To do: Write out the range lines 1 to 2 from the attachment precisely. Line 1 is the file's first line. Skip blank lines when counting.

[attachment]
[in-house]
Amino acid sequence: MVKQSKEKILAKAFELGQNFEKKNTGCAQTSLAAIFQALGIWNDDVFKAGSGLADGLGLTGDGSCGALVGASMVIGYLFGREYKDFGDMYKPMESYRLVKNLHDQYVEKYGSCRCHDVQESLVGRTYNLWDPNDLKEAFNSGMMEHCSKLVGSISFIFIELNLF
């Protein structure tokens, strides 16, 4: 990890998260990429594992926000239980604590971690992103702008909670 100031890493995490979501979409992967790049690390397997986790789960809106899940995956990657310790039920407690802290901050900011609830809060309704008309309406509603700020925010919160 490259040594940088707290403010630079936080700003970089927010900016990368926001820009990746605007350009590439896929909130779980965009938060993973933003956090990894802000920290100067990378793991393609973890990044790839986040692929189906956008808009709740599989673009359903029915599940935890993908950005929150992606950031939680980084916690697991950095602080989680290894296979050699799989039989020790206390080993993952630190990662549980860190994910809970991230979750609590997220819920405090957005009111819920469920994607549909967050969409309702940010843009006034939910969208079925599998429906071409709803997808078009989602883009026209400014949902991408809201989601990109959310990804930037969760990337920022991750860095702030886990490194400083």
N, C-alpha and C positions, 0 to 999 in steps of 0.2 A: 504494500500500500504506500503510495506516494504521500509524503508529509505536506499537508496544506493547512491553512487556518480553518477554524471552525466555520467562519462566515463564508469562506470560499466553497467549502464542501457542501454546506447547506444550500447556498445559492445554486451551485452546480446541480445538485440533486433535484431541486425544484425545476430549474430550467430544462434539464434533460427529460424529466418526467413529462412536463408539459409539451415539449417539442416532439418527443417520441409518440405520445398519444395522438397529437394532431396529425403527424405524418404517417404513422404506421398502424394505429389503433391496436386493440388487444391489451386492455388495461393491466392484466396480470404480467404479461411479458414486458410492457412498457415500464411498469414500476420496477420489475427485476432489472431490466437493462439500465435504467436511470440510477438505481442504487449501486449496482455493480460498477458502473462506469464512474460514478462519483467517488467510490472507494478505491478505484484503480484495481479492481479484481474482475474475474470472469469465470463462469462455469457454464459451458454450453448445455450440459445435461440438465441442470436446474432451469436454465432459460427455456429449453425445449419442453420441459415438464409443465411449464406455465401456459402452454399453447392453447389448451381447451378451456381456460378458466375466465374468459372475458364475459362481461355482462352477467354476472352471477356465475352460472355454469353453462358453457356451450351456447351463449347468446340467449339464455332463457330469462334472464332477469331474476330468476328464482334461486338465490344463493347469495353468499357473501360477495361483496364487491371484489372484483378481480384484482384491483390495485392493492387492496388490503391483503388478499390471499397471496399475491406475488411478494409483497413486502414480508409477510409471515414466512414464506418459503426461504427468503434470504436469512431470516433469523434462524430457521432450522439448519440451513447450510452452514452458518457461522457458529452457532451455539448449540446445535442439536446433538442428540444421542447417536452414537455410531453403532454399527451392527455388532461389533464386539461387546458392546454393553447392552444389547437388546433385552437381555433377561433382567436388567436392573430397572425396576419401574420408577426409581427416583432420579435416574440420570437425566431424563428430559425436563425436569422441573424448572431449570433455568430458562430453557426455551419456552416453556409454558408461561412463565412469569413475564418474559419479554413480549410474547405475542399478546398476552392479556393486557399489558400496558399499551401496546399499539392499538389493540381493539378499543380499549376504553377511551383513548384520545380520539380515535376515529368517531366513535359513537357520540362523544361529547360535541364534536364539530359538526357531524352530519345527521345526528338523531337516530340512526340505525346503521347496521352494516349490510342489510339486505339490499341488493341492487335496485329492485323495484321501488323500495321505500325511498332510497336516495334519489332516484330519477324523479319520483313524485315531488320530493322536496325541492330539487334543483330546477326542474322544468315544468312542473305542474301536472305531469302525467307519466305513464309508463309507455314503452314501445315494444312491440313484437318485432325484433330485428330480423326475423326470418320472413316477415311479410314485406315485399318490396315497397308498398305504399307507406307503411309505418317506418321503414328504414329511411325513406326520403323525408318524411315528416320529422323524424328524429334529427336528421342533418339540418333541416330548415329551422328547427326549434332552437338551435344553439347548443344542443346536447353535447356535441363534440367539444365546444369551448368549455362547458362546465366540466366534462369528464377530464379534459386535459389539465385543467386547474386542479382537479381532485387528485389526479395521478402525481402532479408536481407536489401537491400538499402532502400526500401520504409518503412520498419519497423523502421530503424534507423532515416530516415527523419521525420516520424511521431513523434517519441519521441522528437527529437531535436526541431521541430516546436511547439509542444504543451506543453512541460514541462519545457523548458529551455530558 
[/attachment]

[in-house]
Amino acid sequence: MVKQSKEKILAKAFELGQNFEKKNTGCAQTSLAAIFQALGIWNDDVFKAGSGLADGLGLTGDGSCGALVGASMVIGYLFGREYKDFGDMYKPMESYRLVKNLHDQYVEKYGSCRCHDVQESLVGRTYNLWDPNDLKEAFNSGMMEHCSKLVGSISFIFIELNLF